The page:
Wooden furniture market to grow by a CAGR of 2.73%
December 1, 2022 | 1:30 pm CST

NEW YORK – The wooden furniture market size is projected to grow by $49.3 billion, progressing at a CAGR of 2.73% from 2021 to 2026, according to a new report from Technavio.

Based on region, the global wooden furniture market is segmented into North America, South America, Europe, APAC, and MEA. APAC is estimated to contribute 46% to the growth of the global market over the forecast period. The increase in office space owing to the rise in the number of corporate offices will facilitate the wooden furniture market growth in APAC over the forecast period.

The growth of the real estate and construction industries is driving the wooden furniture market growth. The number of single-person and two-person households has increased, which has contributed to the rise of home construction. Moreover, the increase in investments in the global real estate market during the past decade has significantly fueled the global wooden furniture market. Developing economies are also witnessing the expansion of the real estate sector. Thus, the growth of the real estate and construction industry will drive the wooden furniture market growth during the forecast period.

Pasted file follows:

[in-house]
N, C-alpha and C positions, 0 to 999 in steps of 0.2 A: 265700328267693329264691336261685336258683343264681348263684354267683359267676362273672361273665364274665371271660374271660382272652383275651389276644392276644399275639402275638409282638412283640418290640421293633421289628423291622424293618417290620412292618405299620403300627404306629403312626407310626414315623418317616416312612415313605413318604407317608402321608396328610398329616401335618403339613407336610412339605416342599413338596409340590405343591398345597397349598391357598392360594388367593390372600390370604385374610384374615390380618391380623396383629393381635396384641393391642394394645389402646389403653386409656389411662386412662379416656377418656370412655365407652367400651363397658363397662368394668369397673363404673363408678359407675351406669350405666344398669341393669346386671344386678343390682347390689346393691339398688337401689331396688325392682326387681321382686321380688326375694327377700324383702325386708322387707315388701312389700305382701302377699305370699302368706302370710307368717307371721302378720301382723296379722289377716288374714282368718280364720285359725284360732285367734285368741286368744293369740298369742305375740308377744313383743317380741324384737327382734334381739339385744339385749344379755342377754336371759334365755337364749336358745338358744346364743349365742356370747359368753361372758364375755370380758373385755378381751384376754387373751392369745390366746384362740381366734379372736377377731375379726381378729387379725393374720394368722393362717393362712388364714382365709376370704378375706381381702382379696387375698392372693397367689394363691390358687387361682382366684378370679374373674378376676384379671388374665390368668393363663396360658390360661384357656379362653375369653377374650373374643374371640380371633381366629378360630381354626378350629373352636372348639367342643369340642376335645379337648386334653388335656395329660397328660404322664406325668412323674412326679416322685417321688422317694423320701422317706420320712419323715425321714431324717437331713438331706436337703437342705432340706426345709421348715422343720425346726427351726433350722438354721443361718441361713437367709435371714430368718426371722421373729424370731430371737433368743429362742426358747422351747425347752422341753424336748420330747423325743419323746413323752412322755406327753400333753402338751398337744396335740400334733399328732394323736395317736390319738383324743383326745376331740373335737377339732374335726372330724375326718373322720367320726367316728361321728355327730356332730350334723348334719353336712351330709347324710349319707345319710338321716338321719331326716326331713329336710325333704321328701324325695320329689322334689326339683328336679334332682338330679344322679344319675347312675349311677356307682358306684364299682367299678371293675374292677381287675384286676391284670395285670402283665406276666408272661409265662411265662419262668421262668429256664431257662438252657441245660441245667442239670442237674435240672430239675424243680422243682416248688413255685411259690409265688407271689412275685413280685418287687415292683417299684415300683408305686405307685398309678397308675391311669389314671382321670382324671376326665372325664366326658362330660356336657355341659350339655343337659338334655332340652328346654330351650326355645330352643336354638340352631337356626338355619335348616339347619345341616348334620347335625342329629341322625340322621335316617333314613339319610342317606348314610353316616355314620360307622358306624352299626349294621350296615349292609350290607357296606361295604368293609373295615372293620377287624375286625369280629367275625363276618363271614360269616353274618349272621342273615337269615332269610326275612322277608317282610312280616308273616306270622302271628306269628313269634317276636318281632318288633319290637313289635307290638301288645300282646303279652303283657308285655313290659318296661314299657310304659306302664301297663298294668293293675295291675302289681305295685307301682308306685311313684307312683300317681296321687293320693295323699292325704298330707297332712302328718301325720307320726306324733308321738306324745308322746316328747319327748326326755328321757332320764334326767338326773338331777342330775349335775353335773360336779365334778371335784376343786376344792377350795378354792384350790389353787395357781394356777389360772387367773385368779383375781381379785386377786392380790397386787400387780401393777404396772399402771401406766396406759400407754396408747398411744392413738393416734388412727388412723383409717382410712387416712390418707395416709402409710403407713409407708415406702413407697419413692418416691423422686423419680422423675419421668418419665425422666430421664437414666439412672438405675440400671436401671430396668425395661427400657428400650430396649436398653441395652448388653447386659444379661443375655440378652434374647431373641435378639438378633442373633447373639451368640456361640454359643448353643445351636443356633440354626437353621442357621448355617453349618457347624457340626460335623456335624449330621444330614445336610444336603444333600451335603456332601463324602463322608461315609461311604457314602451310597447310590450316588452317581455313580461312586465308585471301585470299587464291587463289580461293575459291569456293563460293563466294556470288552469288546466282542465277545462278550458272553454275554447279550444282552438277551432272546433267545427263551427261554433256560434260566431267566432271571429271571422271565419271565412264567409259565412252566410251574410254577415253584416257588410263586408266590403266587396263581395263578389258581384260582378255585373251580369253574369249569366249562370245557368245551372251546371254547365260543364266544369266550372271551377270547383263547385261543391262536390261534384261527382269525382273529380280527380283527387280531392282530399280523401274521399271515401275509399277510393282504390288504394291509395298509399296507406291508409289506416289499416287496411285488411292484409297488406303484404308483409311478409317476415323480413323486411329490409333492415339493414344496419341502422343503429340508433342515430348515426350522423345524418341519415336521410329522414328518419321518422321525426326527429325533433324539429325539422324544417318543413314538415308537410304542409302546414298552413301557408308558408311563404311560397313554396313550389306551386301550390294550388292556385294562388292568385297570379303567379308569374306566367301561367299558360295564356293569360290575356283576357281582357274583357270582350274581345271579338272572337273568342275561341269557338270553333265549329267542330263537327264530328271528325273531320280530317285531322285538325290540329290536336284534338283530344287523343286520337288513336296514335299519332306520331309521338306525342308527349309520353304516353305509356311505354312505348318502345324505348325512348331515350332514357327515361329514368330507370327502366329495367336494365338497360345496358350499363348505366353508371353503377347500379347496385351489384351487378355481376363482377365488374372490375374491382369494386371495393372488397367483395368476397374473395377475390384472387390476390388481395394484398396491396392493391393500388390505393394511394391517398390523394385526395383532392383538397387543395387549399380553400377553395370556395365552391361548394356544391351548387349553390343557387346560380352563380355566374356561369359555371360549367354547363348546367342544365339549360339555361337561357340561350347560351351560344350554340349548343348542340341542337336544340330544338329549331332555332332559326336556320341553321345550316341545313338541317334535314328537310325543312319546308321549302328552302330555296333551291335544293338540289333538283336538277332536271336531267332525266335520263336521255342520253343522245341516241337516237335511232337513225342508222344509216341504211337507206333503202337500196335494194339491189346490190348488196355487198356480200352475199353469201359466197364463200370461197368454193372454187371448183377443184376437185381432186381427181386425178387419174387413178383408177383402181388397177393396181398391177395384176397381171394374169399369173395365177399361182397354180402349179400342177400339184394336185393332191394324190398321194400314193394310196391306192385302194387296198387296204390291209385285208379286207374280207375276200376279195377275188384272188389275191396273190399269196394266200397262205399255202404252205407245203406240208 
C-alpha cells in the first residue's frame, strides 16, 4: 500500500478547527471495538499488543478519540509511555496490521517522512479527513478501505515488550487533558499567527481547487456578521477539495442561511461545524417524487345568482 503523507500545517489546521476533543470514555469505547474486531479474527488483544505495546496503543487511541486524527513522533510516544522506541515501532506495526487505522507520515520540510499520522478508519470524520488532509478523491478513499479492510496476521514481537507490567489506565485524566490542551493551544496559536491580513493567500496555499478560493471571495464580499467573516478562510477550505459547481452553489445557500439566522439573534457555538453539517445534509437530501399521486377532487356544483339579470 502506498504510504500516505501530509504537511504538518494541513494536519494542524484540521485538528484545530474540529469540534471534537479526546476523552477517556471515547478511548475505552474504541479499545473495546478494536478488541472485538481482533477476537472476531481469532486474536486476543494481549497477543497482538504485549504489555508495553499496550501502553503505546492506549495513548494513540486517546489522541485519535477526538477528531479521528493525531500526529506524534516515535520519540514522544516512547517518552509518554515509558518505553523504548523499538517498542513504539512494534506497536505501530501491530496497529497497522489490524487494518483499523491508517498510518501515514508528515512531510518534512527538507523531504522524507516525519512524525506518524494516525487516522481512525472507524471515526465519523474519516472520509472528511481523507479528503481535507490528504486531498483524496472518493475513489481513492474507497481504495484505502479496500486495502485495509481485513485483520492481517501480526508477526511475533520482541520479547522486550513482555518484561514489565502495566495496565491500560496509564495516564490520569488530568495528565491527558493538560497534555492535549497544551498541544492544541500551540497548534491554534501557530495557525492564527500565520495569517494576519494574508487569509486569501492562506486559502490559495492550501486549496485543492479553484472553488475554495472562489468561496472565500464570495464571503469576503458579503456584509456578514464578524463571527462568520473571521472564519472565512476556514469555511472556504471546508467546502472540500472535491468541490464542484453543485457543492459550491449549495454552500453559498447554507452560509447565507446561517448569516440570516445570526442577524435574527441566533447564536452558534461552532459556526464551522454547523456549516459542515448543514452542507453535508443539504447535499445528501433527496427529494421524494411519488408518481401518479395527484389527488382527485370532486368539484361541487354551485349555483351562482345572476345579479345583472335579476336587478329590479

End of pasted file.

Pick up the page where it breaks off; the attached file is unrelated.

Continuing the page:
The increasing adoption of eco-friendly furniture is a key trend in the market. Concerns regarding global warming have led to the adoption of eco-friendly furniture. Hence, consumers are purchasing eco-friendly furniture, such as furniture made from Moso bamboo. Moreover, several non-profit trade associations have introduced guidelines for the suppliers and manufacturers of eco-friendly furniture to promote health, environmental equilibrium, and well-being. Such factors will support the growth of the global wooden furniture market during the forecast period.

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About the author
Larry Adams | Editor

Larry Adams is a Chicago-based writer and editor who writes about how things get done. A former wire service and community newspaper reporter, Larry is an award-winning writer with more than three decades of experience. In addition to writing about woodworking, he has covered science, metrology, metalworking, industrial design, quality control, imaging, Swiss and micromanufacturing . He was previously a Tabbie Award winner for his coverage of nano-based coatings technology for the automotive industry. Larry volunteers for the historic preservation group, the Kalo Foundation/Ianelli Studios, and the science-based group, Chicago Council on Science and Technology (C2ST).